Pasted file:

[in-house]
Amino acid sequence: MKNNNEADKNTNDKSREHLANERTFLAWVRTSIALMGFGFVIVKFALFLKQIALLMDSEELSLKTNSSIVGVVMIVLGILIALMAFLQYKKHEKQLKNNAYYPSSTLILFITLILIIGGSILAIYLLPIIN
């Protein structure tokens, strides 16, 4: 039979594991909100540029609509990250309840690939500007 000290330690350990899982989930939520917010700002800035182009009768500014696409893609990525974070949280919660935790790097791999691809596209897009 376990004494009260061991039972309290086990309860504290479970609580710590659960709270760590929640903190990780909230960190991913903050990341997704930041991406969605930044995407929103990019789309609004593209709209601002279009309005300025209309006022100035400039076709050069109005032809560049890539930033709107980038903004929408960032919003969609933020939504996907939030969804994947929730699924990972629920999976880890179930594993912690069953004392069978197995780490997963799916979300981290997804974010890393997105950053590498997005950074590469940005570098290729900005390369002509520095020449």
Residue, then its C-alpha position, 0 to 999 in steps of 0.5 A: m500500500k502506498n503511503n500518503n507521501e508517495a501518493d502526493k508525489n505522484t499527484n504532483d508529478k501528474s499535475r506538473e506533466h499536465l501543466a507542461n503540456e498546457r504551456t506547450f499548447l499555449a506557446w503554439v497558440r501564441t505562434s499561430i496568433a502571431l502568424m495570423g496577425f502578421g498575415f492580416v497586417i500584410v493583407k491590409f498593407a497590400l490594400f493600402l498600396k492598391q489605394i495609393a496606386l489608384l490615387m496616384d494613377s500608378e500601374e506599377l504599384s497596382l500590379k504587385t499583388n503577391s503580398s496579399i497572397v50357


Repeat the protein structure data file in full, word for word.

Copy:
[in-house]
Amino acid sequence: MKNNNEADKNTNDKSREHLANERTFLAWVRTSIALMGFGFVIVKFALFLKQIALLMDSEELSLKTNSSIVGVVMIVLGILIALMAFLQYKKHEKQLKNNAYYPSSTLILFITLILIIGGSILAIYLLPIIN
């Protein structure tokens, strides 16, 4: 039979594991909100540029609509990250309840690939500007 000290330690350990899982989930939520917010700002800035182009009768500014696409893609990525974070949280919660935790790097791999691809596209897009 376990004494009260061991039972309290086990309860504290479970609580710590659960709270760590929640903190990780909230960190991913903050990341997704930041991406969605930044995407929103990019789309609004593209709209601002279009309005300025209309006022100035400039076709050069109005032809560049890539930033709107980038903004929408960032919003969609933020939504996907939030969804994947929730699924990972629920999976880890179930594993912690069953004392069978197995780490997963799916979300981290997804974010890393997105950053590498997005950074590469940005570098290729900005390369002509520095020449």
Residue, then its C-alpha position, 0 to 999 in steps of 0.5 A: m500500500k502506498n503511503n500518503n507521501e508517495a501518493d502526493k508525489n505522484t499527484n504532483d508529478k501528474s499535475r506538473e506533466h499536465l501543466a507542461n503540456e498546457r504551456t506547450f499548447l499555449a506557446w503554439v497558440r501564441t505562434s499561430i496568433a502571431l502568424m495570423g496577425f502578421g498575415f492580416v497586417i500584410v493583407k491590409f498593407a497590400l490594400f493600402l498600396k492598391q489605394i495609393a496606386l489608384l490615387m496616384d494613377s500608378e500601374e506599377l504599384s497596382l500590379k504587385t499583388n503577391s503580398s496579399i497572397v50357